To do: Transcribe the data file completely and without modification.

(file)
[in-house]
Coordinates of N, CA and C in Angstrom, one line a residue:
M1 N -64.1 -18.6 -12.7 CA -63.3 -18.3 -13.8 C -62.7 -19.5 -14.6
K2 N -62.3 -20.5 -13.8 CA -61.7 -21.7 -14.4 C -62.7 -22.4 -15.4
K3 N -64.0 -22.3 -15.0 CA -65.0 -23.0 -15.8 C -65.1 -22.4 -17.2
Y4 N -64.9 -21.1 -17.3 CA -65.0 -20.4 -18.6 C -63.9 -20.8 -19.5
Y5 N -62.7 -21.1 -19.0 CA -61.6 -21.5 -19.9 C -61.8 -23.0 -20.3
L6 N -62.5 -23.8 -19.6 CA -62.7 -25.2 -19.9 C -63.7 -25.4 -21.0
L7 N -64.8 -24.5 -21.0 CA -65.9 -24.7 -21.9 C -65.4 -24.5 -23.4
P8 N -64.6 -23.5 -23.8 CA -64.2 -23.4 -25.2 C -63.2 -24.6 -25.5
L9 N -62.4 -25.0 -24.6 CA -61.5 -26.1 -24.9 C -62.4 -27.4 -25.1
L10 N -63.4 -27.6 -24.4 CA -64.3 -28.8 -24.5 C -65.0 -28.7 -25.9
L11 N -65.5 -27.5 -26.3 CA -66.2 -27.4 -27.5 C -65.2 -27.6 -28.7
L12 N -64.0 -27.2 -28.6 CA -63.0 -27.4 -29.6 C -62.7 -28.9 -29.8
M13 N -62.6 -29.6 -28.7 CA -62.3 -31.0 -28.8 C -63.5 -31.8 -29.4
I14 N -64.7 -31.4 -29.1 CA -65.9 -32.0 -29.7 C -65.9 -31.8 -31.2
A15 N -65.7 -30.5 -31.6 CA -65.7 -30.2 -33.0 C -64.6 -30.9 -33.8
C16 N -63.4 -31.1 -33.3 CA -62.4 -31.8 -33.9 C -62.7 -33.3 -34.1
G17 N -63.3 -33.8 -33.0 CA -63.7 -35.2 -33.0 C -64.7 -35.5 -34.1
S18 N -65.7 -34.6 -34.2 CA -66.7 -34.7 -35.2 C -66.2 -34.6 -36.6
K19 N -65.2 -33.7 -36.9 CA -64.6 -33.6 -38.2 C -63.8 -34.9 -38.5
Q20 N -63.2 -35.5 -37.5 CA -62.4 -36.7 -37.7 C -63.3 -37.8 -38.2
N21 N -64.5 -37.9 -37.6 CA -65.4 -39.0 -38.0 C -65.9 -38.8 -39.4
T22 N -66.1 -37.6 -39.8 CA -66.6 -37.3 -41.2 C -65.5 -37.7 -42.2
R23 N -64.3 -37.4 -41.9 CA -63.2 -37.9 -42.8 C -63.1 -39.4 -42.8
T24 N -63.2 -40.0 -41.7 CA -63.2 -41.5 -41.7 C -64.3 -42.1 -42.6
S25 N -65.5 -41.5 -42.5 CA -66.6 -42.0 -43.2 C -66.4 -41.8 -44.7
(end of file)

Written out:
[in-house]
Coordinates of N, CA and C in Angstrom, one line a residue:
M1 N -64.1 -18.6 -12.7 CA -63.3 -18.3 -13.8 C -62.7 -19.5 -14.6
K2 N -62.3 -20.5 -13.8 CA -61.7 -21.7 -14.4 C -62.7 -22.4 -15.4
K3 N -64.0 -22.3 -15.0 CA -65.0 -23.0 -15.8 C -65.1 -22.4 -17.2
Y4 N -64.9 -21.1 -17.3 CA -65.0 -20.4 -18.6 C -63.9 -20.8 -19.5
Y5 N -62.7 -21.1 -19.0 CA -61.6 -21.5 -19.9 C -61.8 -23.0 -20.3
L6 N -62.5 -23.8 -19.6 CA -62.7 -25.2 -19.9 C -63.7 -25.4 -21.0
L7 N -64.8 -24.5 -21.0 CA -65.9 -24.7 -21.9 C -65.4 -24.5 -23.4
P8 N -64.6 -23.5 -23.8 CA -64.2 -23.4 -25.2 C -63.2 -24.6 -25.5
L9 N -62.4 -25.0 -24.6 CA -61.5 -26.1 -24.9 C -62.4 -27.4 -25.1
L10 N -63.4 -27.6 -24.4 CA -64.3 -28.8 -24.5 C -65.0 -28.7 -25.9
L11 N -65.5 -27.5 -26.3 CA -66.2 -27.4 -27.5 C -65.2 -27.6 -28.7
L12 N -64.0 -27.2 -28.6 CA -63.0 -27.4 -29.6 C -62.7 -28.9 -29.8
M13 N -62.6 -29.6 -28.7 CA -62.3 -31.0 -28.8 C -63.5 -31.8 -29.4
I14 N -64.7 -31.4 -29.1 CA -65.9 -32.0 -29.7 C -65.9 -31.8 -31.2
A15 N -65.7 -30.5 -31.6 CA -65.7 -30.2 -33.0 C -64.6 -30.9 -33.8
C16 N -63.4 -31.1 -33.3 CA -62.4 -31.8 -33.9 C -62.7 -33.3 -34.1
G17 N -63.3 -33.8 -33.0 CA -63.7 -35.2 -33.0 C -64.7 -35.5 -34.1
S18 N -65.7 -34.6 -34.2 CA -66.7 -34.7 -35.2 C -66.2 -34.6 -36.6
K19 N -65.2 -33.7 -36.9 CA -64.6 -33.6 -38.2 C -63.8 -34.9 -38.5
Q20 N -63.2 -35.5 -37.5 CA -62.4 -36.7 -37.7 C -63.3 -37.8 -38.2
N21 N -64.5 -37.9 -37.6 CA -65.4 -39.0 -38.0 C -65.9 -38.8 -39.4
T22 N -66.1 -37.6 -39.8 CA -66.6 -37.3 -41.2 C -65.5 -37.7 -42.2
R23 N -64.3 -37.4 -41.9 CA -63.2 -37.9 -42.8 C -63.1 -39.4 -42.8
T24 N -63.2 -40.0 -41.7 CA -63.2 -41.5 -41.7 C -64.3 -42.1 -42.6
S25 N -65.5 -41.5 -42.5 CA -66.6 -42.0 -43.2 C -66.4 -41.8 -44.7